It’s true, Briggle propagates civil disobedience and he is also an activist. Moreover, he counsels his students to break the law. “Just the unjust laws,” as Briggle said. But in view of this, Briggle does nothing else than what people like Gandhi, King and many others did, who are the heroes of today. But apparently the authorities still see civil disobedience as a kind of continuation of terrorism and violence, and for them it is only a matter of degree. For what other reason would security officers have for interviewing Briggle about his course in civil disobedience and ask him during the interview whether he had heard anything about improvised explosive devices? (They repeatedly said that there is a difference between protesting and violence, indeed, but isn’t this actually a way of expressing that for them there isn’t?) But in fact, security officers and others who see civil disobedience and non-violence as dangerous are right: these are “dangerous” ideas for they might be effective. So there are good reasons to question a philosophy professor, even when he stays within the limits of the law and basically does nothing different than what, say, a chemistry professor does. However, it’s just one step to repression and controlling our minds.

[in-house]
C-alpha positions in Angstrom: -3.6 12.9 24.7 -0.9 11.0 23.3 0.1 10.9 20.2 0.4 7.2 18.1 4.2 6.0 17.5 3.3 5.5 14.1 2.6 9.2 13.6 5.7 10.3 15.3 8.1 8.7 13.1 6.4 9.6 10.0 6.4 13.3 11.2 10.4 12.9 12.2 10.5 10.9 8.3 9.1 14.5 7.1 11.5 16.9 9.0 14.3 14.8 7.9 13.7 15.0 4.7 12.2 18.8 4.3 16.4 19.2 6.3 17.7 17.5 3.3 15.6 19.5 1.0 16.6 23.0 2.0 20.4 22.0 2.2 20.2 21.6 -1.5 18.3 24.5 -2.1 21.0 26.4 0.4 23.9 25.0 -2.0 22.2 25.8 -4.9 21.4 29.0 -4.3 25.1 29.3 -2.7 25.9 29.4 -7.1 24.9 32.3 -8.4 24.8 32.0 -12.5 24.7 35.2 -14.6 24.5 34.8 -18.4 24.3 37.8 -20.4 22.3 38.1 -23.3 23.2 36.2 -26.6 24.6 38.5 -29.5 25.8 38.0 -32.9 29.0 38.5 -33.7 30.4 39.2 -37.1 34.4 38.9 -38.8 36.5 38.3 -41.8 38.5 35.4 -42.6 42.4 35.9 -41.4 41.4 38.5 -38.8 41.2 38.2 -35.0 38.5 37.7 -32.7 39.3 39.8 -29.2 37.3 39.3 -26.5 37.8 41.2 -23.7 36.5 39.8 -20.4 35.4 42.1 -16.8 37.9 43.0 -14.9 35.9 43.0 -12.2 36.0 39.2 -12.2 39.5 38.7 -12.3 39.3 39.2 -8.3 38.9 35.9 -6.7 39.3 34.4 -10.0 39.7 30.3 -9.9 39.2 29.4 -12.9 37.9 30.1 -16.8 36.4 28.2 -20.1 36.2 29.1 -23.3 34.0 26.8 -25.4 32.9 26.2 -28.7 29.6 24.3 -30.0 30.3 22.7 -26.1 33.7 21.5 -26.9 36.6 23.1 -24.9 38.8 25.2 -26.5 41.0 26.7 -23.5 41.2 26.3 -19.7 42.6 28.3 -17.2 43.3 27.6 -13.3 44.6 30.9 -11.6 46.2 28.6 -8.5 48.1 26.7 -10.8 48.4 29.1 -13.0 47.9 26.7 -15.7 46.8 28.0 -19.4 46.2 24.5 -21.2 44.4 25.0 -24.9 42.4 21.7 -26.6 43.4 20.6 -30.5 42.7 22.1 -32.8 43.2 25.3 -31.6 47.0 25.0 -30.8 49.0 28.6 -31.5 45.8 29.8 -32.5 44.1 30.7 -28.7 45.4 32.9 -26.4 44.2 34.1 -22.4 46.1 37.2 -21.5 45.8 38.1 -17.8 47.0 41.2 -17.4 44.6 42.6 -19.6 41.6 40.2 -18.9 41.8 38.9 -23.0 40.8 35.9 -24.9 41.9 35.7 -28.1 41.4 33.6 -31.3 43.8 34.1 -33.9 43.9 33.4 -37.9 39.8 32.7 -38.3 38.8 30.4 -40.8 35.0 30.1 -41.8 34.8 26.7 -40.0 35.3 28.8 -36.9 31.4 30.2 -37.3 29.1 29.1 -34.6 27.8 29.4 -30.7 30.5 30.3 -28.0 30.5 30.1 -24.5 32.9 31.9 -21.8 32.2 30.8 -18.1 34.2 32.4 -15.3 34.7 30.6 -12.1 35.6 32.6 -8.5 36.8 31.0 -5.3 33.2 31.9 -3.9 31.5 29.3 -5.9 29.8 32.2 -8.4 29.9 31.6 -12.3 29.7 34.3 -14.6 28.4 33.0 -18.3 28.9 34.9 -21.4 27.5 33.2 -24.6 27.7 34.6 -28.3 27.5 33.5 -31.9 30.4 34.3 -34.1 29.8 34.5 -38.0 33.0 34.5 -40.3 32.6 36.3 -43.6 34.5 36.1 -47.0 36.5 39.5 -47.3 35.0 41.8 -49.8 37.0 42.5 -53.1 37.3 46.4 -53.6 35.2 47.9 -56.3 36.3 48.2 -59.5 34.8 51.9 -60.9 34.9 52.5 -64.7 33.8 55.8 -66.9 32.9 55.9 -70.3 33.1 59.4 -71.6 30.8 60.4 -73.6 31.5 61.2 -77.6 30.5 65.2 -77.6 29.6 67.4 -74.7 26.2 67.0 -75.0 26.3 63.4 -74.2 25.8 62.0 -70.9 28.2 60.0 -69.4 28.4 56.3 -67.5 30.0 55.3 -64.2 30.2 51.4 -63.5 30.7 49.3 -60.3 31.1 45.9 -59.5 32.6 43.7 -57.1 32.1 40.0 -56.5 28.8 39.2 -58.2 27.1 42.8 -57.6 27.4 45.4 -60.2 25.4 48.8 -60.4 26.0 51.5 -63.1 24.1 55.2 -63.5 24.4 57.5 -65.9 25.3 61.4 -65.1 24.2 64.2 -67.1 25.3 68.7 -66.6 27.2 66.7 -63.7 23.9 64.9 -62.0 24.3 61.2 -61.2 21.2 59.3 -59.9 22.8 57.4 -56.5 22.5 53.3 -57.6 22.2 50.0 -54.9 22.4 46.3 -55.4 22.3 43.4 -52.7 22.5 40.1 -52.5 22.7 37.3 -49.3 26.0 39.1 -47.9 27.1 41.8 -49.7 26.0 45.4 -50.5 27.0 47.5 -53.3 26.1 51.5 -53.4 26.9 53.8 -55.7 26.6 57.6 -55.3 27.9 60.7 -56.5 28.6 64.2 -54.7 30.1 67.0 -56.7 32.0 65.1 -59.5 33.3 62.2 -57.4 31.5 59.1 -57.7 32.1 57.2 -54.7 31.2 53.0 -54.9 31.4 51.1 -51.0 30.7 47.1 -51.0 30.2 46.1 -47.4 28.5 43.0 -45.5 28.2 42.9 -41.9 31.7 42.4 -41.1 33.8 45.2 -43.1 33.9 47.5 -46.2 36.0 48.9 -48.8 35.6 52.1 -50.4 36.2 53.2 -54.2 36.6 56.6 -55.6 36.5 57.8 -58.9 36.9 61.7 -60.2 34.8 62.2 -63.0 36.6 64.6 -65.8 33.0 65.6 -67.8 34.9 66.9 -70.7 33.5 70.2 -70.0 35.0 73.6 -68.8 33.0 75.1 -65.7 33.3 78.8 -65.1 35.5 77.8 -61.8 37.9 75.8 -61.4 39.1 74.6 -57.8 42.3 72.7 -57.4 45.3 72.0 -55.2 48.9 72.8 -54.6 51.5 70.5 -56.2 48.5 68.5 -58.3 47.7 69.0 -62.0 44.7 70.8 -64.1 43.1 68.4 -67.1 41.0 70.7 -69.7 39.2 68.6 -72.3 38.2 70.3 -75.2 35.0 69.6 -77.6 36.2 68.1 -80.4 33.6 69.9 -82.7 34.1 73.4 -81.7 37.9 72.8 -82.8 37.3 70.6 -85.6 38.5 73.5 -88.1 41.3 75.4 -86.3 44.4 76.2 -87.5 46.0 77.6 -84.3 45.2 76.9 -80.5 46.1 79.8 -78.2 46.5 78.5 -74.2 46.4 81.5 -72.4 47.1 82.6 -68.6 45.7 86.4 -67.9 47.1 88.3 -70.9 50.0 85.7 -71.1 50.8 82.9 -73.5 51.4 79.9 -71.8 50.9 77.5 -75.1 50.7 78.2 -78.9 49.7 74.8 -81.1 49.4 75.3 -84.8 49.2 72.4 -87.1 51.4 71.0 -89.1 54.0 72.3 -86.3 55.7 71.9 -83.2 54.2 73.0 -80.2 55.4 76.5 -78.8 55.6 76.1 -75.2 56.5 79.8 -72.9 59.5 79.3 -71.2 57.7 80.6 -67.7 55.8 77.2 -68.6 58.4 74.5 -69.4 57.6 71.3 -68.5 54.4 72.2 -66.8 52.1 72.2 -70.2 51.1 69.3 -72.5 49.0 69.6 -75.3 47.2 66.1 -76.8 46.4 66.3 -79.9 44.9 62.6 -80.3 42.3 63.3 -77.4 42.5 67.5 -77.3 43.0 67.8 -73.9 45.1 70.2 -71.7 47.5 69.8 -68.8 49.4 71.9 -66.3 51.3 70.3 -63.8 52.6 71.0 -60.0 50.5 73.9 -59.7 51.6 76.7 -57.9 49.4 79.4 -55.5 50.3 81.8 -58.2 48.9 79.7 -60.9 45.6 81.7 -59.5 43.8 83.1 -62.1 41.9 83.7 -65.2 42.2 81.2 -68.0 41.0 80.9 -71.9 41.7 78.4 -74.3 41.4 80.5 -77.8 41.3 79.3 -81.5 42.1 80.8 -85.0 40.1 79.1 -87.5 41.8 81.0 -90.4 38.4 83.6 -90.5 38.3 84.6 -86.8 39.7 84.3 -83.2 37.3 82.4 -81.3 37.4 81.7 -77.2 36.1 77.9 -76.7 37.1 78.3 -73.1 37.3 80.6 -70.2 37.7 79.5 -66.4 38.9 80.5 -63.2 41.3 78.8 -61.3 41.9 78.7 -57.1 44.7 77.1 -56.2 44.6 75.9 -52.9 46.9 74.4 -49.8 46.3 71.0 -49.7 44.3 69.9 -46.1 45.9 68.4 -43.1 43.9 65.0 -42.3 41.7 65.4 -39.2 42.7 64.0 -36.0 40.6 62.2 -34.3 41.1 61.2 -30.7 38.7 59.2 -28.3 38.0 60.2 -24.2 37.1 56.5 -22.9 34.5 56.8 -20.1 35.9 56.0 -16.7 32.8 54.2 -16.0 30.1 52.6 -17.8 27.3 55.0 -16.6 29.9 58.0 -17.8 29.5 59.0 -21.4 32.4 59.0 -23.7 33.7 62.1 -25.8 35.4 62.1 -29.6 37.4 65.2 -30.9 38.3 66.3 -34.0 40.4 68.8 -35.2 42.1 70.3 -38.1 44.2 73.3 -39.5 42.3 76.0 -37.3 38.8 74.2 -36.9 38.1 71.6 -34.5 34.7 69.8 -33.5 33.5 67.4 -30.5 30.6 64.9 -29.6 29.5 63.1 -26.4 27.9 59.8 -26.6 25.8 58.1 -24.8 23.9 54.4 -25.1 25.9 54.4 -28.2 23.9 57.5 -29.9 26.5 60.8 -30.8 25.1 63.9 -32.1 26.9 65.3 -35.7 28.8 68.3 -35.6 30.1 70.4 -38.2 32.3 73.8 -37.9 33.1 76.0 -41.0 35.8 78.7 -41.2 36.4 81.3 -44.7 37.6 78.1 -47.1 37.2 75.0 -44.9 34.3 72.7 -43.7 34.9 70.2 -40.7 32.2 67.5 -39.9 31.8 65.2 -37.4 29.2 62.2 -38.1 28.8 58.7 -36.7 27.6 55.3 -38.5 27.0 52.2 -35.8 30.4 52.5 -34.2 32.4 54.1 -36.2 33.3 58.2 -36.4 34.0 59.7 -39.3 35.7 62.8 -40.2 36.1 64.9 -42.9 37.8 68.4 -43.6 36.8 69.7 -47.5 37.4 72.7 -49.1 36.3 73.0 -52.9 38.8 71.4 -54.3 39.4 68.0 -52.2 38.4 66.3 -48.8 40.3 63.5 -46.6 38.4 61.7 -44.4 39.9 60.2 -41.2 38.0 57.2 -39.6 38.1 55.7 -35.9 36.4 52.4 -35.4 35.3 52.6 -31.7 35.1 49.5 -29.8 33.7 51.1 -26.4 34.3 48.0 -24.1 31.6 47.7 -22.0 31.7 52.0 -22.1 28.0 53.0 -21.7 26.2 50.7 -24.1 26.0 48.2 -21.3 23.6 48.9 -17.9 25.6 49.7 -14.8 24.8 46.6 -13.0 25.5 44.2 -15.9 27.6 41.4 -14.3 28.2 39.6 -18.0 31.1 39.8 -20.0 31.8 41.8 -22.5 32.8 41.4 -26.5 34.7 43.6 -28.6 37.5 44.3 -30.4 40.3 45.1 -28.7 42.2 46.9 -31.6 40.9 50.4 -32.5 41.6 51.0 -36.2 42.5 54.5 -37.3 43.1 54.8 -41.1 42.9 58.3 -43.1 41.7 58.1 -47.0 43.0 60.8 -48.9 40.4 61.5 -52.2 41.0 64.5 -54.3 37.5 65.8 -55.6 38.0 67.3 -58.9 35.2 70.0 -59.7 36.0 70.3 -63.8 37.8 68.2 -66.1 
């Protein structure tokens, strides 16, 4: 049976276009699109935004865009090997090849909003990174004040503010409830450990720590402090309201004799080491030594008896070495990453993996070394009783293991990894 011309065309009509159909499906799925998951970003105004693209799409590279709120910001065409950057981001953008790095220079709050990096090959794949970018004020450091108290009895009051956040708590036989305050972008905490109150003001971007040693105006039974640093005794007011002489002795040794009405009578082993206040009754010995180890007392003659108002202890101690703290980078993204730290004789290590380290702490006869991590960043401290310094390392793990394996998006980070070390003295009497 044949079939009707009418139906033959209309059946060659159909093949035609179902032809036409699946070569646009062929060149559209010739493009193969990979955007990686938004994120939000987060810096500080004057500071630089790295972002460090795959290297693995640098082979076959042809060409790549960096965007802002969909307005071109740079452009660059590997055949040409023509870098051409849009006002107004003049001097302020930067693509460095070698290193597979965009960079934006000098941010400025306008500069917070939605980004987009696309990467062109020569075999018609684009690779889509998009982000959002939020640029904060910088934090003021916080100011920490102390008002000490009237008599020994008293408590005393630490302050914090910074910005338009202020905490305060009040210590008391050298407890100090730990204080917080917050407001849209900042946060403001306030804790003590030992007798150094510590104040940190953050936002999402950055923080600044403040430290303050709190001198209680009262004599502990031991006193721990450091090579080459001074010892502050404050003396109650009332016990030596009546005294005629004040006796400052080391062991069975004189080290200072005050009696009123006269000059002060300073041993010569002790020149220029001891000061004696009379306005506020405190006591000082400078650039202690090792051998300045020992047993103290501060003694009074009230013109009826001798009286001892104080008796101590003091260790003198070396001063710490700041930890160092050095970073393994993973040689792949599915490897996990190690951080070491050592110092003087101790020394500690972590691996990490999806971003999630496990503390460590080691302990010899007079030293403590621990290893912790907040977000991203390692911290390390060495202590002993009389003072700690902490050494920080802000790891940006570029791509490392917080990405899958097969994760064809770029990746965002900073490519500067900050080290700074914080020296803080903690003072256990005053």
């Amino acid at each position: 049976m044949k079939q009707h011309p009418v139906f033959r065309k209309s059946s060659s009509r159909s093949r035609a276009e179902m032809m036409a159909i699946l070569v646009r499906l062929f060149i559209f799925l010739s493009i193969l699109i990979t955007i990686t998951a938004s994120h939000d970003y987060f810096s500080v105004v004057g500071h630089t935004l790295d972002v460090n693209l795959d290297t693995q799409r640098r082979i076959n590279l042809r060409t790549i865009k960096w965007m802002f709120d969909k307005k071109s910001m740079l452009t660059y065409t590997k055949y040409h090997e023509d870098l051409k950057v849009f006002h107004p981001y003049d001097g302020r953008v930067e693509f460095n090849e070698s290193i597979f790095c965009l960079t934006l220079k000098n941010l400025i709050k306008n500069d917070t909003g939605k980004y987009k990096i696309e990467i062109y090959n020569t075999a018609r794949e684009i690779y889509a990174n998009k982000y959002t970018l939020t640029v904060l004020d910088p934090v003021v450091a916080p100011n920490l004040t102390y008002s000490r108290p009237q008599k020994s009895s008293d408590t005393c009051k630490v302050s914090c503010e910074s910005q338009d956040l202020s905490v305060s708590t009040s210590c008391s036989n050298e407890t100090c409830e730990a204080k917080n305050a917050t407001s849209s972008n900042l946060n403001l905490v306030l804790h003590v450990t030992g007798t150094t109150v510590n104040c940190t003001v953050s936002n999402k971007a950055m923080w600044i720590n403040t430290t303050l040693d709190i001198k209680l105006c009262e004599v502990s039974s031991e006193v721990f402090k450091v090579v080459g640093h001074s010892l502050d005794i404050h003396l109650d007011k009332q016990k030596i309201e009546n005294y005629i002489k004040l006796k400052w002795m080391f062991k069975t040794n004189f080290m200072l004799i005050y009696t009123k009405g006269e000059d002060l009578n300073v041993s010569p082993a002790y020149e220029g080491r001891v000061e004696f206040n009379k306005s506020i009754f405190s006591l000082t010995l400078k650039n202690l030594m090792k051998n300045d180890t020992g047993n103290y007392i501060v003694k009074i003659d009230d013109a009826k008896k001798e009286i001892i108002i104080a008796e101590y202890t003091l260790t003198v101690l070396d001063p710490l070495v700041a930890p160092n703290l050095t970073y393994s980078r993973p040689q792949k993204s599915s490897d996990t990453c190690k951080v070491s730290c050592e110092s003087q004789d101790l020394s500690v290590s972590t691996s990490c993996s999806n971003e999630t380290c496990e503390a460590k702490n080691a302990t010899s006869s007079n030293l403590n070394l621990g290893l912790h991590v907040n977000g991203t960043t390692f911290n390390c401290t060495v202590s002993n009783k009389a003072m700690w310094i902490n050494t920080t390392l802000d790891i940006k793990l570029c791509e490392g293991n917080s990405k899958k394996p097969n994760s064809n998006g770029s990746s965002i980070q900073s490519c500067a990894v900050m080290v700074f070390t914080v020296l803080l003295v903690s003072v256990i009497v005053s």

Source and quotations from:

Monday, May 21, 2012

Virtual addiction